New Perspectives on the Past
New Perspectives on the Past is an interdisciplinary series of original books on fundamental issues in history for specialists and non-specialists. It was founded by R. I. Moore and has been edited by Constantin Fasolt since 1993. Books in the series have been various published by Cornell University Press, Blackwell, and Wiley.
R. I. Moore
Ernest Gellner, Nations and Nationalism (1983); second edition 2006
Jonathan Powis, Aristocracy (1984)
Edward Peters, Torture (1985)
David Arnold, Famine (1988)
Richard Hodges, Primitive and Peasant Markets (1988)
Patricia Crone, Pre-Industrial Societies (1989)
James Casey, History of the Family (1989)
Eugene Kamenka, Bureaucracy (1989)
David Grigg, The Transformation of Agriculture in the West (1992)
James Fentress and Chris Wickham, Social Memory (1992)
Ernest Gellner, Reason and Culture (1992)
G. Simmons, Environmental History (1993)
David Arnold, The Problem of Nature (1996)
Bruce Trigger, Sociocultural Evolution (1998)
David Turley, Slavery (2000)
Merry Wiesner, Gender in History (2001)
William Ray: The Logic of Culture (2001)
Francis Oakley, Kingship: The Politics of Enchantment (2006)
Books in progress
Michael Adas, Locating World History
History is one of many fields of knowledge. Like other fields it has two elements: boundaries and contents. The boundaries of history first acquired their modern shape in early modern Europe. They include, among other things, such basic principles as the assumption that time is divisible into past, present, and future; that the past can be known by means of records and remainders surviving to the present; that culture can be distinguished from nature; that anachronism can be avoided; that subjects are different from objects; that human beings are capable of taking action; and that action is shaped by circumstance. Above all else, of course, they include the assumption that history does actually constitute a separate field of knowledge that is in fact divided from neighboring fields -- not merely a hitherto neglected corner of some other field whose rightful owners ought ideally, and are expected eventually, to reclaim it from the squatters now dwelling there without authorization and cultivate it properly with the tools of, say, an improved theology or a more subtle natural science.
A prodigious harvest has been gathered from the field bounded by those assumptions. Making a tentative beginning with the humanist discovery of antiquity, gaining confidence with the enlightenend critique of religion, and blossoming into full professionalization in the nineteenth century, modern historians have managed to turn their produce into an elementary ingredient in democratic education and a staple of cultural consumption. They have extracted mountains of evidence from archives and turned it into books whose truth can be assayed by anyone who cares to follow their instructions. They have dismantled ancient legends that had been handed down through the ages and laid them to rest in modern libraries. They have emancipated the study of the past from prophecy, apocalypticism, and other providential explications of the future. Pronouncements on the past command respect no longer unless they have been authenticated by reference to documents. Myths and superstitions have given way to knowledge of unprecedented depth, precision, and extent. Compared to what we read in older books, the books of history today are veritable miracles of comprehension, exactitude, and impartiality.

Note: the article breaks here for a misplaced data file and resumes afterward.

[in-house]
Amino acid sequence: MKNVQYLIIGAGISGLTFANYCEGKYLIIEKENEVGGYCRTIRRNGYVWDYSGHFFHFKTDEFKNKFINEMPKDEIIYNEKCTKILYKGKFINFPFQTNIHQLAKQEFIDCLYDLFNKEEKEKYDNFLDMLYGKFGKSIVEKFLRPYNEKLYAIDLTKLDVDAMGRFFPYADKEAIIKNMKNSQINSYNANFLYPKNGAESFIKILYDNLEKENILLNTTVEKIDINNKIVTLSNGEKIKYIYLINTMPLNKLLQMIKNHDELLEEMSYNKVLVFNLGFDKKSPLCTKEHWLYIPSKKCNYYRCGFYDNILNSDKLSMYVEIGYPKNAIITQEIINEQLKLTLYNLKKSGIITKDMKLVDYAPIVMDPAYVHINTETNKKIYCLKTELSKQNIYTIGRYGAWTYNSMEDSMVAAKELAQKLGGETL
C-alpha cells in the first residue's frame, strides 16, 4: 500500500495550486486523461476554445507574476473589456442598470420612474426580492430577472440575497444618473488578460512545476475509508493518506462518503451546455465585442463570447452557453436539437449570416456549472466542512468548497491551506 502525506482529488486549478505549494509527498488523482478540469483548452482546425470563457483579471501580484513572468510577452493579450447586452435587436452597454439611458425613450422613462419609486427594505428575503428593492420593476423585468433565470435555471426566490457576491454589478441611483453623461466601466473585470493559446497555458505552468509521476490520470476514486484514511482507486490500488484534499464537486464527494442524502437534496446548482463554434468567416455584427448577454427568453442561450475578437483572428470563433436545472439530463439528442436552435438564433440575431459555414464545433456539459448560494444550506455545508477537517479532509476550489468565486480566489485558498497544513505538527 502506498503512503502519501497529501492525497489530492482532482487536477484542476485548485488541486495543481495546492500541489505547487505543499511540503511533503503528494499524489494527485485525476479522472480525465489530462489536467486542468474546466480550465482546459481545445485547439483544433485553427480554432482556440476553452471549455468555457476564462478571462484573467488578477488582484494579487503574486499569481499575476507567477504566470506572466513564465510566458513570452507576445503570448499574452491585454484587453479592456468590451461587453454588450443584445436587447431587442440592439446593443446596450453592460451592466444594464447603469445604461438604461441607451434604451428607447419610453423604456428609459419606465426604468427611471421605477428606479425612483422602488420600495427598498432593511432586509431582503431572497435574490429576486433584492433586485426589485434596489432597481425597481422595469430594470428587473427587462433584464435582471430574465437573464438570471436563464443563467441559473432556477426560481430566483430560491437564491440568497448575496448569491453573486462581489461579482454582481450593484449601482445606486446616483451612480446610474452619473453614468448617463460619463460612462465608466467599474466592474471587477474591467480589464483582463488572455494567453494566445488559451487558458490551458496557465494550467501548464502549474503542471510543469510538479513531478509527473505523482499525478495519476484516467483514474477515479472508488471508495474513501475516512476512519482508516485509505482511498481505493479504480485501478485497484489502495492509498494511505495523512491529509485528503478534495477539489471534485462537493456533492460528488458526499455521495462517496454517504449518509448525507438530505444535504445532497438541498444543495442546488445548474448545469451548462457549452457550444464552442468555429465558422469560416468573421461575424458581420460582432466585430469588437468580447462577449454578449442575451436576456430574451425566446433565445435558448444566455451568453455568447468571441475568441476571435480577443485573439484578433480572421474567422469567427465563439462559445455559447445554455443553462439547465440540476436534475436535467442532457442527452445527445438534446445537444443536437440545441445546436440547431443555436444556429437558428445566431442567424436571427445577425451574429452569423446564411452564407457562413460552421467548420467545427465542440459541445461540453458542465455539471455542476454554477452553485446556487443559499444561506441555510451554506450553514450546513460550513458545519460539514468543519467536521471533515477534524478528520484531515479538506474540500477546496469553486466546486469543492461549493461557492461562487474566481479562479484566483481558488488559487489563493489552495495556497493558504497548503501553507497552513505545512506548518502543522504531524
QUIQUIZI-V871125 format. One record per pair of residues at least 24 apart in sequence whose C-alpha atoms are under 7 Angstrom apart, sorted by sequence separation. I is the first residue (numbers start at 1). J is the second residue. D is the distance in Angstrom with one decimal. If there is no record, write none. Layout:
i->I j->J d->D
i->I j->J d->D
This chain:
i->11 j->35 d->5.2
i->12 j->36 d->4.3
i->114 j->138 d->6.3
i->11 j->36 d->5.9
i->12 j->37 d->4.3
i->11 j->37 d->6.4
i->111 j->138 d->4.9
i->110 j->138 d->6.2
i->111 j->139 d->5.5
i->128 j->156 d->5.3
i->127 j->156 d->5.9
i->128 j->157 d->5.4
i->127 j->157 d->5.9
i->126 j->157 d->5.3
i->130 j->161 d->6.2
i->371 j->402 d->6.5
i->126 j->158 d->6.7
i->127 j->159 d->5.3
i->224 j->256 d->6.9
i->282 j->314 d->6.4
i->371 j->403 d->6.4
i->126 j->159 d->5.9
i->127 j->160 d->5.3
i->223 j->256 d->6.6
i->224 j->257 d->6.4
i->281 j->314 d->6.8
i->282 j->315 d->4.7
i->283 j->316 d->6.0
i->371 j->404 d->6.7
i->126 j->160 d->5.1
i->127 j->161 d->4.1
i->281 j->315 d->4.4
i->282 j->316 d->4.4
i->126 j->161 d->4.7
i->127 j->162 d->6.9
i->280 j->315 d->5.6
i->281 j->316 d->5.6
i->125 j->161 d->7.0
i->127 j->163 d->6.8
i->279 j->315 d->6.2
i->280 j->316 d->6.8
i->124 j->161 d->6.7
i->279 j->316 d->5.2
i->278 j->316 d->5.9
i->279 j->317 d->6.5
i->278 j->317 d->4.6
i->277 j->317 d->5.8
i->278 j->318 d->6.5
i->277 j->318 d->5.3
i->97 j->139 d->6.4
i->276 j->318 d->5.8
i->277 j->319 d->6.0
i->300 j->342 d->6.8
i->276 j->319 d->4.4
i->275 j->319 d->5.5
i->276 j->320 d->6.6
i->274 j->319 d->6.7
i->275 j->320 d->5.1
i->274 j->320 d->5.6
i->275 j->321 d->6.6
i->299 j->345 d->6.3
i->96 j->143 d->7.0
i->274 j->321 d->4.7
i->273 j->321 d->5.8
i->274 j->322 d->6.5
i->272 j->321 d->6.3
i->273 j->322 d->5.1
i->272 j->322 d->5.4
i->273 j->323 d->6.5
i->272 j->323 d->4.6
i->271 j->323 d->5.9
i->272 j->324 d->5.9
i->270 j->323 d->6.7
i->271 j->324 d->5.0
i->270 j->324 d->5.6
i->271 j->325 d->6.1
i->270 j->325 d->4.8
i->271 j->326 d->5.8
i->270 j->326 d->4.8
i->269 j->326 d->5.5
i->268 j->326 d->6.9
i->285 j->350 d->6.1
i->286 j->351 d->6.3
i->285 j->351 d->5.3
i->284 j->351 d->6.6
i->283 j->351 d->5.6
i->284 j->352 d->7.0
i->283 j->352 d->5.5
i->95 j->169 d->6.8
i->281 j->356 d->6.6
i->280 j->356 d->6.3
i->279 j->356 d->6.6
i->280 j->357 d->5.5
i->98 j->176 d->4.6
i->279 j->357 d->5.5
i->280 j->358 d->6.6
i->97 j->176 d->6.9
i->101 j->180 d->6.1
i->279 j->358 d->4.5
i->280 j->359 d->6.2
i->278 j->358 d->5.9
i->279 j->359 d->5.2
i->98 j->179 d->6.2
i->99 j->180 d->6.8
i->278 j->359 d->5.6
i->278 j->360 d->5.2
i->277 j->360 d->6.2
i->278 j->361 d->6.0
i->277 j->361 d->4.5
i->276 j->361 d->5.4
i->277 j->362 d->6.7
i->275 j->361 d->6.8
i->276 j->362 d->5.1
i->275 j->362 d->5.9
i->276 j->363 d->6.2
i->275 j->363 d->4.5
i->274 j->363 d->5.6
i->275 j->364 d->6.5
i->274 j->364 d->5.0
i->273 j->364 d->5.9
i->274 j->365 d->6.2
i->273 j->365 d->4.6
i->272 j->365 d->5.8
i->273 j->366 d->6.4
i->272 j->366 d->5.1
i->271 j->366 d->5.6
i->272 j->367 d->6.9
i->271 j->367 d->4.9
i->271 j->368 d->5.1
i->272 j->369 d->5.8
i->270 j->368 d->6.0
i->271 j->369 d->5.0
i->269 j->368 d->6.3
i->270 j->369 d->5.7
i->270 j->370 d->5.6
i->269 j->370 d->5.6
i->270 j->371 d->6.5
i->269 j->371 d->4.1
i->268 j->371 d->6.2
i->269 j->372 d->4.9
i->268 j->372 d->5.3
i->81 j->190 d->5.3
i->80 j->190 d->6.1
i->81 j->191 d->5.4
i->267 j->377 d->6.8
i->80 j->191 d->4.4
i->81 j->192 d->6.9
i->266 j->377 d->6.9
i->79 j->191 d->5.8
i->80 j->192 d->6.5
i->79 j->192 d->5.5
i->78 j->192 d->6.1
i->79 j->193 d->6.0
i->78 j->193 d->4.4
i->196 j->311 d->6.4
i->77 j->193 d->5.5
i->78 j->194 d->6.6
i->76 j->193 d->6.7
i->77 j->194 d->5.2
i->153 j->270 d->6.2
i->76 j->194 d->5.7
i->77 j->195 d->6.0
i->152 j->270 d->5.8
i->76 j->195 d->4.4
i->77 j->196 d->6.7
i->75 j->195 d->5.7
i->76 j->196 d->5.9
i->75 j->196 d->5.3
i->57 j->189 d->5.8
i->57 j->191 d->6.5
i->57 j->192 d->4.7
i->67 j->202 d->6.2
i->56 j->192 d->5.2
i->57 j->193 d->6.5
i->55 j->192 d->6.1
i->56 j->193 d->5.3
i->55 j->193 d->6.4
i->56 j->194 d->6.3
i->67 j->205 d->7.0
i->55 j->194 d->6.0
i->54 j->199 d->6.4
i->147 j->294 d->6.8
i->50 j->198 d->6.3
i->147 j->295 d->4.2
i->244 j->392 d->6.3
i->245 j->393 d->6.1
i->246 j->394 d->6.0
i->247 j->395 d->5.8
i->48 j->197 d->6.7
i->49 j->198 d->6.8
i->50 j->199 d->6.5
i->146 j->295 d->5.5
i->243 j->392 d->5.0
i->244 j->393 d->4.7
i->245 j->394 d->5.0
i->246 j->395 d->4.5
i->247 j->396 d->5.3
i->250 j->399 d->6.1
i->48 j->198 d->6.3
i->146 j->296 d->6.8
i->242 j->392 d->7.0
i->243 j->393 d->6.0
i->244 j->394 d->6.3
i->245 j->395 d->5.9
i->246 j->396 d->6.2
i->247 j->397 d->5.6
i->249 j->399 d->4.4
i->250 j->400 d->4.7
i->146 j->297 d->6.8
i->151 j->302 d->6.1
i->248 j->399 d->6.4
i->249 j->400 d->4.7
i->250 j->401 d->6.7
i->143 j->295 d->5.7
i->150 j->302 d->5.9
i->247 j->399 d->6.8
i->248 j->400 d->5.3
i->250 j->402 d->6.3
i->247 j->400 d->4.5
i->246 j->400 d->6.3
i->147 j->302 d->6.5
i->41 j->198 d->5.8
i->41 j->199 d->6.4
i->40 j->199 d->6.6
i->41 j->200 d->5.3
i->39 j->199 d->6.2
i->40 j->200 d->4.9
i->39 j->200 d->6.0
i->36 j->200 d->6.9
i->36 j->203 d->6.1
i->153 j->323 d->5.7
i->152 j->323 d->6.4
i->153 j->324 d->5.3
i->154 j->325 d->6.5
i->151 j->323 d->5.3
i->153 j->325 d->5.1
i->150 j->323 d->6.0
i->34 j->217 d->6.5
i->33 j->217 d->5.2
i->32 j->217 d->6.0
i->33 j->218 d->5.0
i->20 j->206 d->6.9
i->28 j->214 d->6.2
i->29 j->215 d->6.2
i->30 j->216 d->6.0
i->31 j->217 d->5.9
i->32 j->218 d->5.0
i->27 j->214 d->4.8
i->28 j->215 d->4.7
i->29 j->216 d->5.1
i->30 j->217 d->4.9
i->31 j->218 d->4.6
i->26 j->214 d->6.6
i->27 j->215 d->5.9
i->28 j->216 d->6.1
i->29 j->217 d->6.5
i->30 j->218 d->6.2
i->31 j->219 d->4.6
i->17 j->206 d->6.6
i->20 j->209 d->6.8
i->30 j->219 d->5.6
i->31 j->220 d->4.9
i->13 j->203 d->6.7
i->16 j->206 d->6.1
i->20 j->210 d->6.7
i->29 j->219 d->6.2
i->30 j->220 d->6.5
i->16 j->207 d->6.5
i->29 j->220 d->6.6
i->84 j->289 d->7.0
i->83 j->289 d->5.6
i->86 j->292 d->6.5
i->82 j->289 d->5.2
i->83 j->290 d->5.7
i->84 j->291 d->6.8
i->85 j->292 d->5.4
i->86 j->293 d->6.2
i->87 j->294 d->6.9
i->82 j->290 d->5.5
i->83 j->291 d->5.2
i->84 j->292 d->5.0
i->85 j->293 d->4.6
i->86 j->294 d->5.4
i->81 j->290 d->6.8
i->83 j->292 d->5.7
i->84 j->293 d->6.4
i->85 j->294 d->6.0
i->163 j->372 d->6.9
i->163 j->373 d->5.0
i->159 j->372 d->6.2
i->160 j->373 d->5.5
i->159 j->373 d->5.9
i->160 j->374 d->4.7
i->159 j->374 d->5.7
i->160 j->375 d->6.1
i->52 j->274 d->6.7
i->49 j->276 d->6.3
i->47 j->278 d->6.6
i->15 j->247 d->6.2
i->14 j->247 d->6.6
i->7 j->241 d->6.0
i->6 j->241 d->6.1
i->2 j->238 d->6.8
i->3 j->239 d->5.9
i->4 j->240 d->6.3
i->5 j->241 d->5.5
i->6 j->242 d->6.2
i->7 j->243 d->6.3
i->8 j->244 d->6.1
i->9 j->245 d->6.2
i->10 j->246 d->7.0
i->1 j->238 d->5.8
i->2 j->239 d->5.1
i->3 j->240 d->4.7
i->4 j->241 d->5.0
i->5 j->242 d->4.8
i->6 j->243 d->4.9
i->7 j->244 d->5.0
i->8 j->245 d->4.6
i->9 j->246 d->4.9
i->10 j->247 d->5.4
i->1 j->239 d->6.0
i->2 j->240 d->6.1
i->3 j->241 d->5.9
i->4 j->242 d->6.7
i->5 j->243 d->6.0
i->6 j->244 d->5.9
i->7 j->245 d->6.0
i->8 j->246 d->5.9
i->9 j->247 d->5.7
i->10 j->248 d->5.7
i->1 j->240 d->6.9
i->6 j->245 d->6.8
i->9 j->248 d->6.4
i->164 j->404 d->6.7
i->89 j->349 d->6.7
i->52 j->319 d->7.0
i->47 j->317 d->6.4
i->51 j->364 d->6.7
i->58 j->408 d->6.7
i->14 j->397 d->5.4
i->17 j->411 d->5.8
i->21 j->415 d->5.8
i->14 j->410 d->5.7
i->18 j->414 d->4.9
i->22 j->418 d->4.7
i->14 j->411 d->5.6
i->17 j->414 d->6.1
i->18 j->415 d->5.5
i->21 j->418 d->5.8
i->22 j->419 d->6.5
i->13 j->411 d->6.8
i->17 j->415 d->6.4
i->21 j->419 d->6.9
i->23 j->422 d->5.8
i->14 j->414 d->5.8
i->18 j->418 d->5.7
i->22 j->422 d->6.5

Success, however, has its price. None of the assumptions defining the modern practices of history are self-evidently true. The more they are obeyed, the less it seems they can be trusted. Having probed the realm of culture to its frontiers, we cannot find the boundary by which it is supposed to be divided from the empire of nature. Having raised our standards of objectivity to glorious heights, we are afflicted with vertiginous attacks of relativity. Having mined the archives to rock bottom, we find that the ores turn out to yield no meaning without amalgamation. And having religiously observed the boundary between the present and the past, we find that the past does not live in the records but in our own imagination. The boundaries of history have been worn down; the field is lying open to erosion.
The books in this series are meant to point a way out of that predicament. The authors come from different disciplines, all of them specialists in one subject or another. They do not proceed alike. Some deal with subjects straddling familiar boundaries -- chronological, geographical, and conceptual. Some focus on the boundaries themselves. Some bring new subjects into view. Some view old subjects from a new perspective. But all of them share a concern that our present understanding of history needs to be reconfigured if it is not to turn into a mere product of the past that it is seeking to explain. They are convinced that the past does have a meaning for the present that transcends the interests of specialists. And they are determined to keep that meaning within reach by writing good short books for non-specialists and specialists alike.
University of Chicago